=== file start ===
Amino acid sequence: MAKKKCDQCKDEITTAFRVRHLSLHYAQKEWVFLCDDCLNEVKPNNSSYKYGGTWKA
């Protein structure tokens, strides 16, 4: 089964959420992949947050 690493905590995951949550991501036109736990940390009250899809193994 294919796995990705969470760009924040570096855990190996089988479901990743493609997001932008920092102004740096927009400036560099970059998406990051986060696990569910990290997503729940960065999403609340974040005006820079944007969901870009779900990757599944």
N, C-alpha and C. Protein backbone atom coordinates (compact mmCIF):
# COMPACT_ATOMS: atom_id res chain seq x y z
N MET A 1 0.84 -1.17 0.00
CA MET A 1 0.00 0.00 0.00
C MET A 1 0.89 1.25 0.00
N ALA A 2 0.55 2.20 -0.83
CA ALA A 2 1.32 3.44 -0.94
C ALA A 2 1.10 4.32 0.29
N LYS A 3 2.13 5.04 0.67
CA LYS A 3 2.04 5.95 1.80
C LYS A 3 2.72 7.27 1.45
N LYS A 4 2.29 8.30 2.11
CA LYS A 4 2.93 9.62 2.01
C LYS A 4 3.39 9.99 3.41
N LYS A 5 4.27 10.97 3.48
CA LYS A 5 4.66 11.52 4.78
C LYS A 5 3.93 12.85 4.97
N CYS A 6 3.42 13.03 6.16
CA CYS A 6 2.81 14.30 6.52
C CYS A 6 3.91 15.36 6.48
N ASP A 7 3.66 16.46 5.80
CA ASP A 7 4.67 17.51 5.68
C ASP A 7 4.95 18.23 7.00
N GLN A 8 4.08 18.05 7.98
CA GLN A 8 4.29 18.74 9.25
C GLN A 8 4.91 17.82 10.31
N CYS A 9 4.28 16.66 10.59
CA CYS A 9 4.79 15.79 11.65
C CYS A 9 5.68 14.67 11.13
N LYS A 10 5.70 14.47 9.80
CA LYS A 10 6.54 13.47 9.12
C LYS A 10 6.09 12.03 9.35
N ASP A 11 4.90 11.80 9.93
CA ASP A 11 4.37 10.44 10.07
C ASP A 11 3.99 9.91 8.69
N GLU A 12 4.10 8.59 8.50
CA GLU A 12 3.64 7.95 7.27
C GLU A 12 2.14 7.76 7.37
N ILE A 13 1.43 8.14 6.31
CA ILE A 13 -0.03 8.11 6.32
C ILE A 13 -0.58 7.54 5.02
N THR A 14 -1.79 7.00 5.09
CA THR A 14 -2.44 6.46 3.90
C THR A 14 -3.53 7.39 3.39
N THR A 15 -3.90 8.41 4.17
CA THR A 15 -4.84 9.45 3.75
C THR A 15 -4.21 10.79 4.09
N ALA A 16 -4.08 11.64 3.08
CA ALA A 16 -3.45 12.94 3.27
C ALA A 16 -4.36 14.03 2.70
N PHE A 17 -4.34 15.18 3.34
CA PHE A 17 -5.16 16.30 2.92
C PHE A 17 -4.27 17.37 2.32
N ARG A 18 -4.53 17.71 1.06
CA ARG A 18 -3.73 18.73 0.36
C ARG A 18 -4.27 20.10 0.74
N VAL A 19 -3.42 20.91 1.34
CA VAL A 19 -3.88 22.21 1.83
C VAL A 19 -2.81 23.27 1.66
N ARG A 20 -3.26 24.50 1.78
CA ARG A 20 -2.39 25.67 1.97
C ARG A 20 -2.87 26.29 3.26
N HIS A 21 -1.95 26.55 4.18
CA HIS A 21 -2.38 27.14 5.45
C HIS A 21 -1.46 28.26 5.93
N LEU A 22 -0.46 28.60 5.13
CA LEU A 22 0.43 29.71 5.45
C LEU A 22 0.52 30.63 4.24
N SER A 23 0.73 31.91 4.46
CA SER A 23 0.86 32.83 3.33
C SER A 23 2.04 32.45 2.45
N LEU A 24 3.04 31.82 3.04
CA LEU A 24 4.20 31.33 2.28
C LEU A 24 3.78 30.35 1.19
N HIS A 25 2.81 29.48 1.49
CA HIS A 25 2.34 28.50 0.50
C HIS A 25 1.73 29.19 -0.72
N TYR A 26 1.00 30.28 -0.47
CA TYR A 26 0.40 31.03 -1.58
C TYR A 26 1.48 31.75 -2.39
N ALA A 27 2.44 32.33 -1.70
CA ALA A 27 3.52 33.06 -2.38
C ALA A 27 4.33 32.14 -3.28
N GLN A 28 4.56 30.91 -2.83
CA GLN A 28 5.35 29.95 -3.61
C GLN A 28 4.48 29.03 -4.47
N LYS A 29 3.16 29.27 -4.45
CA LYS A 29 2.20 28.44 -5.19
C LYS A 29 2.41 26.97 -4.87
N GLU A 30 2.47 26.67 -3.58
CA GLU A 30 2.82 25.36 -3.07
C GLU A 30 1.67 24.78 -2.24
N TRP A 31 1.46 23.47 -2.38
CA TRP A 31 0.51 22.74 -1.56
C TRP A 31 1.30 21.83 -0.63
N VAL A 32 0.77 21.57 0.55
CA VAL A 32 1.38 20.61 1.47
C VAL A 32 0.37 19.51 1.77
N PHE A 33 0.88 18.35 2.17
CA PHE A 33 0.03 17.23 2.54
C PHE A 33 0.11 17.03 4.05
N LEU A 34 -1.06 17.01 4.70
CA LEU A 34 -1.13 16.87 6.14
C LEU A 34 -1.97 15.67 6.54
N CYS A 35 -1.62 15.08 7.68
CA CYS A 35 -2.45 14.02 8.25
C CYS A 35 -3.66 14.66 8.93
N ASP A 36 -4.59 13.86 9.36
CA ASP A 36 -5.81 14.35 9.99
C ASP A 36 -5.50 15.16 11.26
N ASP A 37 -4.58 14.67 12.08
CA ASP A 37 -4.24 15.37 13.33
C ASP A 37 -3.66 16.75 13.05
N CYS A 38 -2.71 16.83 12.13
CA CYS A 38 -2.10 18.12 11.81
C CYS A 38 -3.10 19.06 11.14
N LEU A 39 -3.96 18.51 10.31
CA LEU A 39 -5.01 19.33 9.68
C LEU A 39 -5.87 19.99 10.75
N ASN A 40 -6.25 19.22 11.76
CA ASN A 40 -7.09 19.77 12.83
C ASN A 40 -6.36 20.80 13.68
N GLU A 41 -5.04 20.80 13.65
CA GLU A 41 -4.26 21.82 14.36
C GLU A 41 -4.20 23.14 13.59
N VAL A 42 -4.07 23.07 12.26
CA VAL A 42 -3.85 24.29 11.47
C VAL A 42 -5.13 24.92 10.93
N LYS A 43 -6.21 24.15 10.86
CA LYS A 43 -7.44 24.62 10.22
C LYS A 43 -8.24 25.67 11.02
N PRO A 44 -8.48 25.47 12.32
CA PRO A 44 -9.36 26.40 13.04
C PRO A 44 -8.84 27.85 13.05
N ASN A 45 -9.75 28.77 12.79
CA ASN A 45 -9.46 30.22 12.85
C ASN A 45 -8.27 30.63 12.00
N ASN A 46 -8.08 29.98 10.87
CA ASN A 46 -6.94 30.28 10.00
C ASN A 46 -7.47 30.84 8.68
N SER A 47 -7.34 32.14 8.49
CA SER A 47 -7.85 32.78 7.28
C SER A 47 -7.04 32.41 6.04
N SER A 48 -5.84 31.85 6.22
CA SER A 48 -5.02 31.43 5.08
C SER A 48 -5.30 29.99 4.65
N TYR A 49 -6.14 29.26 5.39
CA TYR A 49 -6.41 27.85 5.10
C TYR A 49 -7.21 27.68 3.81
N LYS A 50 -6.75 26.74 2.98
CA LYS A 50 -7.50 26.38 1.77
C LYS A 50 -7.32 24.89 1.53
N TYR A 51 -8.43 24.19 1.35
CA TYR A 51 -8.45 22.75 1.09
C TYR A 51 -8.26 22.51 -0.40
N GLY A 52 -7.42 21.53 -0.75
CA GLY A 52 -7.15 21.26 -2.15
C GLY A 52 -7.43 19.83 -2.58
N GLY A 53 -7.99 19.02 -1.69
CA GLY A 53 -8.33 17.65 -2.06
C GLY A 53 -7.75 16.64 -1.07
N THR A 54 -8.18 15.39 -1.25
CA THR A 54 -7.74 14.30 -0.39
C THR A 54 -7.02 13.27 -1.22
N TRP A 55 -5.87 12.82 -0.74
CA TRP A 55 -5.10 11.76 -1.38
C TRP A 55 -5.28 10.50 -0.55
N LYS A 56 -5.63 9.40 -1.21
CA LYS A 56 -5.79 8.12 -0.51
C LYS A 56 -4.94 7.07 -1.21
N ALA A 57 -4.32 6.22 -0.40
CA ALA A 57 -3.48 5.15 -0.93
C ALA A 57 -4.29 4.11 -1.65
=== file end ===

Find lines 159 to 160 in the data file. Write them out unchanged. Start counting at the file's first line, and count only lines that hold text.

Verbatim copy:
CA GLY A 52 -7.15 21.26 -2.15
C GLY A 52 -7.43 19.83 -2.58